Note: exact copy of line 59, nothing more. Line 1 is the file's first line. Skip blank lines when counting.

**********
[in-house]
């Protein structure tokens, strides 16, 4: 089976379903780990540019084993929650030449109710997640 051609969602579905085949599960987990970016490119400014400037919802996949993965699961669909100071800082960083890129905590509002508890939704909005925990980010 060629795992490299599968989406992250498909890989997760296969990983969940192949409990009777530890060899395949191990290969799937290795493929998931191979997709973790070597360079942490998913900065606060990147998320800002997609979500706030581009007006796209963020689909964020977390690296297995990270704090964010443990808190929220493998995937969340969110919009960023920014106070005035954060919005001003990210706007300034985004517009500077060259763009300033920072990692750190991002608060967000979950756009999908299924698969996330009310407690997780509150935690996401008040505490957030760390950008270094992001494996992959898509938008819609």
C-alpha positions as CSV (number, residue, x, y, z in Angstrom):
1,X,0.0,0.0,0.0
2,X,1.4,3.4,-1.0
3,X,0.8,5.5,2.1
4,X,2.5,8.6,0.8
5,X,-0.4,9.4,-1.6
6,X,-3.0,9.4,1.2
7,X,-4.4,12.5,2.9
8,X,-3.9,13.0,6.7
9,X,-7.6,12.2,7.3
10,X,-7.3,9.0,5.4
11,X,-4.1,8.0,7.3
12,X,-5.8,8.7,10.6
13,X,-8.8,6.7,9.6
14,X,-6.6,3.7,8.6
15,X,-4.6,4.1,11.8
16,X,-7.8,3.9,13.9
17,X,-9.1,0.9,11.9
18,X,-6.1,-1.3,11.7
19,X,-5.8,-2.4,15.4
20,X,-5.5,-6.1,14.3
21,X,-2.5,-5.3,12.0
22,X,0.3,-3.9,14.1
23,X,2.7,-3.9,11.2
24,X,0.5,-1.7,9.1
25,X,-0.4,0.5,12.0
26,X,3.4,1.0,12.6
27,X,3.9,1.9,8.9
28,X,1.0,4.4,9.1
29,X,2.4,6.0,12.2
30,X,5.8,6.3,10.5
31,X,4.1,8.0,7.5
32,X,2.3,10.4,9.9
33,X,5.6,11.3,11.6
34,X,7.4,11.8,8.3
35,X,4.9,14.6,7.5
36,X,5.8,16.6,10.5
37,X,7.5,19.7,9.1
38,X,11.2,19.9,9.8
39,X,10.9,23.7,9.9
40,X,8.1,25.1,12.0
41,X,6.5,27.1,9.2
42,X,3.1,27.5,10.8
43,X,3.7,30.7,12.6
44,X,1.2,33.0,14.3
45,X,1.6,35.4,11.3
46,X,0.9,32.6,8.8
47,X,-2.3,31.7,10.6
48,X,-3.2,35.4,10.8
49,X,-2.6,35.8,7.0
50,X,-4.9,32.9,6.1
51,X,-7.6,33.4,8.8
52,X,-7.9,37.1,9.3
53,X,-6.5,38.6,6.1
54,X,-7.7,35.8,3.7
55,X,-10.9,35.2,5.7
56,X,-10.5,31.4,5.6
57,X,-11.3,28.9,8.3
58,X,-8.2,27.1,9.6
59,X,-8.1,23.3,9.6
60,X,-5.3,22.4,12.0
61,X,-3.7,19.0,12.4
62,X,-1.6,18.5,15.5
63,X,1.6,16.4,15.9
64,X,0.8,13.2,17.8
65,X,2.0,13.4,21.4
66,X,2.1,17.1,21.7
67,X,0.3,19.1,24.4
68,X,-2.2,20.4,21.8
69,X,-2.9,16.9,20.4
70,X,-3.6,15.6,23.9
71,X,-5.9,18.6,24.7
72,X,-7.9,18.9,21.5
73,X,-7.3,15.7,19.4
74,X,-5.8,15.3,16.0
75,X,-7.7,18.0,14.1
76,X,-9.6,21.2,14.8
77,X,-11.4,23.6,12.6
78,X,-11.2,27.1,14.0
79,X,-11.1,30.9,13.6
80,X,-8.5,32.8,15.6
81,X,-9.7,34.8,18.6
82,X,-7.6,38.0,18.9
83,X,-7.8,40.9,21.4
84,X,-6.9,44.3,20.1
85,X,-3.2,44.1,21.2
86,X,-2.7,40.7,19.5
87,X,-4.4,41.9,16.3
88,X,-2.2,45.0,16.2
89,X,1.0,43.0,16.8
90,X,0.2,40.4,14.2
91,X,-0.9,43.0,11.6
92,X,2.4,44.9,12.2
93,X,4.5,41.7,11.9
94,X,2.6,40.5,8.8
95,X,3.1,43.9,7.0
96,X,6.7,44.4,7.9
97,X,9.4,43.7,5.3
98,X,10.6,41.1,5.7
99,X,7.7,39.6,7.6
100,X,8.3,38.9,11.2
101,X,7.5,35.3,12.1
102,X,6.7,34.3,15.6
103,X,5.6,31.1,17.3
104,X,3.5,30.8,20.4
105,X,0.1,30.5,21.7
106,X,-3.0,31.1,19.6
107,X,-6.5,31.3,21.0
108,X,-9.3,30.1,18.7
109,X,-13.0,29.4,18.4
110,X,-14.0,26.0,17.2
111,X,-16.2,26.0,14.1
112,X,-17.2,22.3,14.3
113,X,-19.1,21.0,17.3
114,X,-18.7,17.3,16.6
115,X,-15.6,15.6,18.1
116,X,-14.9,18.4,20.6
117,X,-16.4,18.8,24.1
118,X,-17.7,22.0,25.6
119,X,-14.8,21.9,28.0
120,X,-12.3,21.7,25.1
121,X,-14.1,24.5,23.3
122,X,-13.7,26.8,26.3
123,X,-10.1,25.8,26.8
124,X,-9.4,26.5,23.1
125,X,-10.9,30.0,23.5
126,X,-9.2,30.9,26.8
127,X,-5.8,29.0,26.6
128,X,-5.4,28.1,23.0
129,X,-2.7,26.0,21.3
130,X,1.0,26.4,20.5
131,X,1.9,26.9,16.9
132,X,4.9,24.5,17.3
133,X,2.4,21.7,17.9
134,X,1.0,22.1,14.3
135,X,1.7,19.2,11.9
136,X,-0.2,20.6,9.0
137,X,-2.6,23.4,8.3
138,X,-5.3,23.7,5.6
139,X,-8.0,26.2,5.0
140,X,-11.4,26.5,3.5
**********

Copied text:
56,X,-10.5,31.4,5.6